Earlier this month, I wrote about overall publishing costs among respondents to our Book Production Process Survey. I included an extensive disclaimer which you should read first if you haven’t already. (It wouldn’t be a bad idea to read it again, even if you did the first time.) Also, for this or any of the posts in this series, it could be worthwhile to review the definitions given for the different roles and functions on the original post if there is some question about the terminology used.
In this installment, I’m going to look at the overall process used by survey respondents in moving their books from the first draft through publication, with a focus on which of the potential steps are used most often. In future posts I’ll drill down, going into more detail on some of the steps, as well as how and when they are used. Continue reading “And the Publishing Process Survey Says: Part 2”
This week I’m supposed to reveal the results of the survey we ran last month on the book production processes used by our readers. It was a lot of work, so I’m going to milk the survey for as many posts as I can. But we also have a theme for this month, focusing on “publishing fouls.” Guests and minions alike have been providing stories and hints on how to recognize and avoid being victimized by those in the publishing world who prey on eager neophyte authors.
I could tell the story of the book my mother self-published more than twenty years ago. At the time I was vaguely aware of vanity publishers, although I have no idea how. I was concerned someone would take advantage of her, but she’d done her research, knew the pitfalls, what her goals were, and made all the right decisions. Of course, the fact that my dad is so cheap (he’d claim the word is thrifty) and she was dependent on him to bankroll this, would mean any vanity publisher was going to be wasting their time with her. Continue reading “And the Publishing Process Survey Says: Part 1”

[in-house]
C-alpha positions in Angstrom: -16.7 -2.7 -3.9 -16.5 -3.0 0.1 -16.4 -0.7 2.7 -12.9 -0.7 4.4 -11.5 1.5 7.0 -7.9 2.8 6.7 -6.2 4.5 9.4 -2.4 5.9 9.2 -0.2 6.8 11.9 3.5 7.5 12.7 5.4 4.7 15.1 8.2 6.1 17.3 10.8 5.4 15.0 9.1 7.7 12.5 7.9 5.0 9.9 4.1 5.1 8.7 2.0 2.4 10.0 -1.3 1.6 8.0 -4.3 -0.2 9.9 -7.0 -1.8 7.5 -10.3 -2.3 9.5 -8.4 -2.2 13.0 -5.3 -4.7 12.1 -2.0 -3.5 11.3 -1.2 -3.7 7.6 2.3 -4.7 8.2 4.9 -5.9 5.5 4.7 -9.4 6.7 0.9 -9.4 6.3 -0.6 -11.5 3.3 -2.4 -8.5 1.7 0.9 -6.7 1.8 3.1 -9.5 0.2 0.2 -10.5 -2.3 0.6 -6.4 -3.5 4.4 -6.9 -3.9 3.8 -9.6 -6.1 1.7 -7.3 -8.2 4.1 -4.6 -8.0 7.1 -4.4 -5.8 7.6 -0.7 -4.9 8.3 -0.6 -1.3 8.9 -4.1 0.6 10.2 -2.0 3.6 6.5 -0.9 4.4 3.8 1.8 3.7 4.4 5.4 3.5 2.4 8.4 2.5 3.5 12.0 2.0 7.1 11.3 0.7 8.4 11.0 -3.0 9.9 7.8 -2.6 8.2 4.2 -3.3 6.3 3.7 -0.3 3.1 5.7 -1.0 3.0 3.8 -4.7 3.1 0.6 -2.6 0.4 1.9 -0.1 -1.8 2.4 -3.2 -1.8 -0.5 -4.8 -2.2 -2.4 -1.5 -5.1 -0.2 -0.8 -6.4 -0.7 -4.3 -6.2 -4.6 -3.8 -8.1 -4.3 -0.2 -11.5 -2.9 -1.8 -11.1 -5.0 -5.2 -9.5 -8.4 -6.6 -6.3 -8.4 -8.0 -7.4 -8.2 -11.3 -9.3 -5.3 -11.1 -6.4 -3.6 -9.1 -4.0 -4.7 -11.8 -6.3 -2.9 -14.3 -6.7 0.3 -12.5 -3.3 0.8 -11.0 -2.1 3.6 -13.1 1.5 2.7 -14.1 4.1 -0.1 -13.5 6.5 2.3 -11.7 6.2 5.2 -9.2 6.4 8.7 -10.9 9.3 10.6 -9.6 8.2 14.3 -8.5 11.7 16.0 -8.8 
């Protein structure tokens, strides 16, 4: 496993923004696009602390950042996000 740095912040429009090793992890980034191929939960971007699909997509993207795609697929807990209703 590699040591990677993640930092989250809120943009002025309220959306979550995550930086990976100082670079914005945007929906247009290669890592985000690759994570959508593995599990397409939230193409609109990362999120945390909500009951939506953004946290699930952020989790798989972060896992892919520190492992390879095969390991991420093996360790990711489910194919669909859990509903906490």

The conversation in the minion canteen sometimes takes interesting twists. The other day the authors in the group started discussing the process they use to produce a book. They also discussed which things they pay for, what they do themselves, and those they trade or barter to accomplish. (When we complain about how empty our stomachs are after eating, we’re told how ungrateful we are to have the opportunity to slave for one of the best websites around, so we’ve learned to talk about other things, like writing.) Having nothing to contribute to this discussion and knowing how these things always turn out (the Evil Mastermind or his Enforcer asking “who wants to do a post on this?”) I started taking notes.
When the authors compared their approaches, we ended up with nine different processes used by ten authors. Continue reading “What’s Your Book Production Process and How Is It Working?”